‘Regular’ critters important to reefs
By Jean-Michel Cousteau
If you’ve ever walked along a pristine, white sand beach in the tropics you most likely have a parrotfish to thank for that experience. Many species of this fish, of which there are about 80, make their home in the busy ‘urban’ world of tropical coral reefs. They’re classified under a subcategory of wrasse called Scaridae and take their name from the unique structure of their teeth, which are fused together to resemble a parrot’s beak. They use these specialized teeth to scrape and bite into coral and rock to obtain the tasty algae that reside within the substrate. They are the important lawnmowers of the coral reefs, grazing and keeping the weeds in check and balance. The hard coral and rock pieces they bite off are ground up by their specialized teeth and also by special bones in the throat. In so doing, these animals play a vital role in the coral reef ecosystem by grinding up dead coral and scraping algae from rocks to clear the way for new coral polyps to attach and grow. So why, you may ask, would a parrotfish have anything to do with that sandy beach caressing your bare feet?
As parrotfish take in and grind up rocks and coral to extract the algae, they pass undigested granules out their other end. So, yes, that lovely beach is parrotfish poop! A single adult parrotfish may produce up to 2,200 pounds – one metric ton – of sand per year! These incredible animals are responsible for contributing to the beautiful beaches and sandy ocean floors all around the world.
But there’s more! Parrotfish are also fascinating in terms of their various life stages. Some species may have offspring born male and female, but most species of parrotfish are born only as females. This is referred to as protogynous hermaphroditism, a fancy term for animals that are born female and then change sex, based on either internal or environmental factors, and become males later in their lives. Following their juvenile stage, parrotfish enter an “initial phase” of adulthood where they may become a male or female. A parrotfish born male is referred to as a primary male, and will never become a dominant male. Parrotfish born female may either stay an “initial phase” female or become a male and enter a “terminal phase.” These “terminal males,” or “super-males” are larger, brighter, and may have a harem of females. If a super-male dies, the largest female will become the new dominant male. The ability of parrotfish to change gender is advantageous because it ensures that a male will always be present to fertilize the next generation of offspring.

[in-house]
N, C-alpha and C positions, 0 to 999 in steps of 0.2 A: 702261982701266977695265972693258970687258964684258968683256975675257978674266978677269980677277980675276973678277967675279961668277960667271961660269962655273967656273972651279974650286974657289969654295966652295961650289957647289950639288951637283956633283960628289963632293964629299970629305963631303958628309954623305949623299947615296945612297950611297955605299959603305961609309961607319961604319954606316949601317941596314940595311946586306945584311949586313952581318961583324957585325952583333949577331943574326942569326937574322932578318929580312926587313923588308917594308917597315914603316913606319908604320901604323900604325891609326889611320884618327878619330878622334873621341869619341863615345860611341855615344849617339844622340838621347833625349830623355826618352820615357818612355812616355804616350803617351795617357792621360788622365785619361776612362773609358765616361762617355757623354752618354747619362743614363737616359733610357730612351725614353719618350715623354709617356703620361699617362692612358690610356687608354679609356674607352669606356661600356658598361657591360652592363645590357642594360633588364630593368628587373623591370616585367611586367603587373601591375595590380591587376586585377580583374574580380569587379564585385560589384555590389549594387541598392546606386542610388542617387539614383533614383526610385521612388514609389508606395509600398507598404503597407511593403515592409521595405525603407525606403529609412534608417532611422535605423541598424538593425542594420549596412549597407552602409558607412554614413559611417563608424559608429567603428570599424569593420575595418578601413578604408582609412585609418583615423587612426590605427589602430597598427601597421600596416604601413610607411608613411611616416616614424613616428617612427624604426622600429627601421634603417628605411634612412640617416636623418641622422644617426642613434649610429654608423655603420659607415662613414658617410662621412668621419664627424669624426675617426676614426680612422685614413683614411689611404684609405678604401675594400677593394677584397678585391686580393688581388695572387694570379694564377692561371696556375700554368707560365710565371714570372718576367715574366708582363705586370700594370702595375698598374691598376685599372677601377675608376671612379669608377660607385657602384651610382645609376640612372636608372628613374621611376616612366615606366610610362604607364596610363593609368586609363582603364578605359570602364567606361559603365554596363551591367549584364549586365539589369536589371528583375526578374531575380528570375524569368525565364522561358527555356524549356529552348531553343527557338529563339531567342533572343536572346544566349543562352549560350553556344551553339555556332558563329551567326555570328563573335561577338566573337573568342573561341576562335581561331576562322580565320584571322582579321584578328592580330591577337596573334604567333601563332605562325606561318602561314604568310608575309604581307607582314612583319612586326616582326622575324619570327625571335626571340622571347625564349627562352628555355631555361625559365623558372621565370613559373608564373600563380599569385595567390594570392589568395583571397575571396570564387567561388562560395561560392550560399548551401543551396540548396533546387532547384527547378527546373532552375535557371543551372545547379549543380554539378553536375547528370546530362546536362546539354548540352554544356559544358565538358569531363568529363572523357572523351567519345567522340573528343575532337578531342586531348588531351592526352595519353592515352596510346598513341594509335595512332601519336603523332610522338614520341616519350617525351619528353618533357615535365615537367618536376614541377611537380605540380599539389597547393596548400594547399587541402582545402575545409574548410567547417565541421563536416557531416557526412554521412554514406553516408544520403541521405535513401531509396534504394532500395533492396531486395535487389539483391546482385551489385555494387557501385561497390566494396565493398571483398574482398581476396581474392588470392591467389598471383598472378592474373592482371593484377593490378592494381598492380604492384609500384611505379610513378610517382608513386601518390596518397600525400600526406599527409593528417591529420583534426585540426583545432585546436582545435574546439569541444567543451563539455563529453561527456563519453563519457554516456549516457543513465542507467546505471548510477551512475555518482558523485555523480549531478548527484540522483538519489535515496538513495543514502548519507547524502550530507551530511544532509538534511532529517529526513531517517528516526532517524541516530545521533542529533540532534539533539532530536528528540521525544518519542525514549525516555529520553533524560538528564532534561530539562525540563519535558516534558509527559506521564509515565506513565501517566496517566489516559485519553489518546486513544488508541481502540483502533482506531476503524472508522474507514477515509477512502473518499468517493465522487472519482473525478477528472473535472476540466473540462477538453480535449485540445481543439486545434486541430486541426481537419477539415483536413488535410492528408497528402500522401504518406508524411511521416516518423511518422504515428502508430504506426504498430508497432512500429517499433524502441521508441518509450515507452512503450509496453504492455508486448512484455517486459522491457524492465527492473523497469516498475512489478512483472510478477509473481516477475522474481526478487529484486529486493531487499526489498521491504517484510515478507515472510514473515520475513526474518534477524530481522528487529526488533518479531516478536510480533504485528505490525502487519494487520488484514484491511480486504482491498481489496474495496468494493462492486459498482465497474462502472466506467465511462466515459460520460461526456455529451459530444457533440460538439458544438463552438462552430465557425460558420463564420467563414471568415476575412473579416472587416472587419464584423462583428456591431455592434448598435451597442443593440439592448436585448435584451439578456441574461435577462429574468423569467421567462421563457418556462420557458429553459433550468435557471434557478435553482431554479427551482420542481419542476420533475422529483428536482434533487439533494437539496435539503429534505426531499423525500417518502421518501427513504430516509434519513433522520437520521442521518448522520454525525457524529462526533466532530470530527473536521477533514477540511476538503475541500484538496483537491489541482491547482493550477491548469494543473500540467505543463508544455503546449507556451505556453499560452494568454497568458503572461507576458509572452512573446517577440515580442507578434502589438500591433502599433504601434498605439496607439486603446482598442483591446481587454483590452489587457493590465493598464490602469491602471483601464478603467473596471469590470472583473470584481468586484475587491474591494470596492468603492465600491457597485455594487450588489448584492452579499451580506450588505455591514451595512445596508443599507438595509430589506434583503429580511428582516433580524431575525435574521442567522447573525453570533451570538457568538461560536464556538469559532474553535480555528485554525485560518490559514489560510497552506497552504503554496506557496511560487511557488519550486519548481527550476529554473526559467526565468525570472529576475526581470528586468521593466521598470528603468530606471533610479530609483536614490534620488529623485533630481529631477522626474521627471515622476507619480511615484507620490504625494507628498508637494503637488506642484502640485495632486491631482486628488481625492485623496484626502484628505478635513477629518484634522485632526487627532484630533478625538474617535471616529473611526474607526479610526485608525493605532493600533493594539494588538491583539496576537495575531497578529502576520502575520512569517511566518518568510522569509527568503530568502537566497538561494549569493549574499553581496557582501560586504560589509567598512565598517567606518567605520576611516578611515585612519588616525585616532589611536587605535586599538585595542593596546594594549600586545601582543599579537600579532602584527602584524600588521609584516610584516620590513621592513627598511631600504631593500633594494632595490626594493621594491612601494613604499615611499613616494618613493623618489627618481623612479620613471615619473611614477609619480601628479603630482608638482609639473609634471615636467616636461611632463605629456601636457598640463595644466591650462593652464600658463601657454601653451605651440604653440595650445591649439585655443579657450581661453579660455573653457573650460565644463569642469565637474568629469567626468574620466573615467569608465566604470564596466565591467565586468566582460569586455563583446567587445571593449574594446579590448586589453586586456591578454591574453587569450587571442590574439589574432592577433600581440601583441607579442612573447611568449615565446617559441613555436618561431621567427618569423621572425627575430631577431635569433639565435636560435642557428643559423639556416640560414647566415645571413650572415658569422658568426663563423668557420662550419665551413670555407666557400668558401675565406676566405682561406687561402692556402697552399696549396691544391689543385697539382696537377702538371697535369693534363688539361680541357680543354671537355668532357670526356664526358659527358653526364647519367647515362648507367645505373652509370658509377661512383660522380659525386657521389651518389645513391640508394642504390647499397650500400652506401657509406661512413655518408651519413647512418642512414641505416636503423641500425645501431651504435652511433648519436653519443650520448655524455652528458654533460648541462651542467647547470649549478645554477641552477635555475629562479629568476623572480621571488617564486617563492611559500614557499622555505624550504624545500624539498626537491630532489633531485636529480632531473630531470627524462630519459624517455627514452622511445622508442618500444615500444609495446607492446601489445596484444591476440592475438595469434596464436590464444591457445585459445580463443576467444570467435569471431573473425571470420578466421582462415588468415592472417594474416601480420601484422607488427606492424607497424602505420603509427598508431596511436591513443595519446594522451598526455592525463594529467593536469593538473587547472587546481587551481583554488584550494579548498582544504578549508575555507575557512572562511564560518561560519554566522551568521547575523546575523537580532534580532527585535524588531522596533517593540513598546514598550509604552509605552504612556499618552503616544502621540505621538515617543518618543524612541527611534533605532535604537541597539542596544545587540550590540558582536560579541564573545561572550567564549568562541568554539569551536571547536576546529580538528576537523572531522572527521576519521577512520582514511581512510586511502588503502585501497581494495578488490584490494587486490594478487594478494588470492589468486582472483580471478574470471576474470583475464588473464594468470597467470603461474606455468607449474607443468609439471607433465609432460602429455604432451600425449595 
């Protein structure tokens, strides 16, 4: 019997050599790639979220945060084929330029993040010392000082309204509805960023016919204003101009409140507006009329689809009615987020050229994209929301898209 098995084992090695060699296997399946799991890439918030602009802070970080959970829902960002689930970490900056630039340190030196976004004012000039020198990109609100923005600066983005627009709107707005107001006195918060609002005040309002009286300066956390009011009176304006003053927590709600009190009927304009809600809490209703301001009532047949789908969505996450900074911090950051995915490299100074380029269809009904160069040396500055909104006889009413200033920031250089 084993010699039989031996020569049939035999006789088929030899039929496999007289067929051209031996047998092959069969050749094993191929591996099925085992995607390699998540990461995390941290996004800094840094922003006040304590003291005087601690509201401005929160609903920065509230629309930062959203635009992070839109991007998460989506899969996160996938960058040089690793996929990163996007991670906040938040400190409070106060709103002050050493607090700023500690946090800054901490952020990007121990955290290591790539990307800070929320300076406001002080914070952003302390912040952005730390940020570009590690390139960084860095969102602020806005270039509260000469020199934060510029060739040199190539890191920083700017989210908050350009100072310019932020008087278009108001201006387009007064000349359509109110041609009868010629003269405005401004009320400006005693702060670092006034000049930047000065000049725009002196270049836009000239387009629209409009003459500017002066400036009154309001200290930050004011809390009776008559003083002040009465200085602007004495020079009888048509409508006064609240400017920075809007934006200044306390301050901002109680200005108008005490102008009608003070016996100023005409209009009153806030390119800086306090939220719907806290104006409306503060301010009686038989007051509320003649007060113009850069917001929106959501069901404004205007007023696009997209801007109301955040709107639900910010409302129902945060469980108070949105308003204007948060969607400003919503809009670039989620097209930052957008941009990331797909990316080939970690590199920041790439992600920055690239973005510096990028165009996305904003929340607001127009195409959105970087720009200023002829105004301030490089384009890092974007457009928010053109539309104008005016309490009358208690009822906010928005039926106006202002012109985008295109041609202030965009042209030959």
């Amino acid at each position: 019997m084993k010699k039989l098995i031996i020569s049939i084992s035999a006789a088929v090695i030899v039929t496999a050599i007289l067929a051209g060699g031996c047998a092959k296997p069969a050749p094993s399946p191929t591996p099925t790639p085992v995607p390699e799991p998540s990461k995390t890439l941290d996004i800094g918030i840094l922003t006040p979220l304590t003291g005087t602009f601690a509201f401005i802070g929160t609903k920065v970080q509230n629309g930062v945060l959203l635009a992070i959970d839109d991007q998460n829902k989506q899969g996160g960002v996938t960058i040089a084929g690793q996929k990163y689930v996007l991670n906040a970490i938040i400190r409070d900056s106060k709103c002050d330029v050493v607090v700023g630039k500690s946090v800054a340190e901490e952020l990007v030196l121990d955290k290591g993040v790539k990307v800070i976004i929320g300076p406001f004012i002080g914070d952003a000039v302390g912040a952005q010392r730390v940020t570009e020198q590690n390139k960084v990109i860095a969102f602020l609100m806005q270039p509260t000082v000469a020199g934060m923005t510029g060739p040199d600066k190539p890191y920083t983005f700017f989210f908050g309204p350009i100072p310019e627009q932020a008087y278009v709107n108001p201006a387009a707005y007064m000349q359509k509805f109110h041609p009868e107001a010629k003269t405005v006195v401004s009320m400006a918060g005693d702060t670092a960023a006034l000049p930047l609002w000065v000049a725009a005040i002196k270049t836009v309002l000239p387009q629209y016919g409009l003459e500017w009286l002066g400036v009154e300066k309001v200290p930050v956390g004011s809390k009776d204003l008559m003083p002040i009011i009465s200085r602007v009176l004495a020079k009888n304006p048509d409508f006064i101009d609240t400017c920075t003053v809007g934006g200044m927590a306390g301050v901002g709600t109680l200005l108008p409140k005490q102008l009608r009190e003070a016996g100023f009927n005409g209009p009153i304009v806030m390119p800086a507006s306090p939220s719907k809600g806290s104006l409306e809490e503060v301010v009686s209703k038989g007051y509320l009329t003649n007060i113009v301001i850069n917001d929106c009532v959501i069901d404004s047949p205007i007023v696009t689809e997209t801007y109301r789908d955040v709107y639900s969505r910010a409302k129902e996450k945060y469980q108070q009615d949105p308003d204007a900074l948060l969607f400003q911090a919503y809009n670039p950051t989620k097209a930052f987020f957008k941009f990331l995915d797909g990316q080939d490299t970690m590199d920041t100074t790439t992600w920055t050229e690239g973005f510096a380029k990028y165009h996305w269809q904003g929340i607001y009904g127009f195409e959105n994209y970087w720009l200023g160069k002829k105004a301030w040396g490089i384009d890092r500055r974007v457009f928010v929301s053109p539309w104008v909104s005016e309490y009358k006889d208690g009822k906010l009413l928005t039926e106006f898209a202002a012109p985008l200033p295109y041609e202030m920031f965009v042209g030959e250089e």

Sea cucumbers are fascinating creatures. Despite their soft bodies and worm-like appearance, they are actually echinoderms, a phylum of organisms that include sea stars, sea urchins, and sand dollars. Although their adult form does not resemble these other species, sea cucumbers share many characteristics with their echinoderm relatives. Just like sea stars and sea urchins, nearly all sea cucumber species possess tube feet, which are tubular projections found on the undersides of their body. These tube feet are used for locomotion, feeding, respiration, and adhering to different substrates such as the sea floor.
Sea cucumbers also have a very interesting and complex body structure that allows them to be very flexible and versatile in the water. Their skin contains a material called “catch collagen,” which allows them to change their shape from a tightly bound ball to a loose and flaccid blob without damaging any tissue. This interesting trait allows them to squeeze through tight spaces by essentially “liquefying” their body and then re-hooking collagen fibers to become rigid again.
As for feeding, sea cucumbers are generally scavengers, feeding on dead or decaying matter, although some species are active filter feeders. They play a very important role in the recycling of nutrients throughout the world’s oceans and make up approximately 90 per cent of all the biomass found in the deep sea. They are the sanitary engineers of the different marine ecosystems, vacuuming up organic matter, extracting the nutrients and then pooping out clean sediment. There is no waste in these underwater cities we call reefs and sea cucumbers are one of many important animals that make up the cleaning crew of these bustling communities beneath the sea.
Coral reefs are marvelous underwater cities; running on solar energy, reusing and recycling valuable resources and producing no pollution or waste. They boast the highest diversity of species living together, some cooperating, some competing, some making sand, some working hard as sanitary engineers; all contributing to the stability of this aquatic urban world. But today, coral reefs are the most threatened marine ecosystem with over 25 per centdead in just the last 25 years. As divers, you are the ambassadors of the undersea world, sharing with your family and friends the experiences you have exploring these undersea gardens of coral. Your mission, if you choose to accept it, is to inspire everyone in your circle of influence to learn all that they can to live in harmony with and to protect our blue planet.
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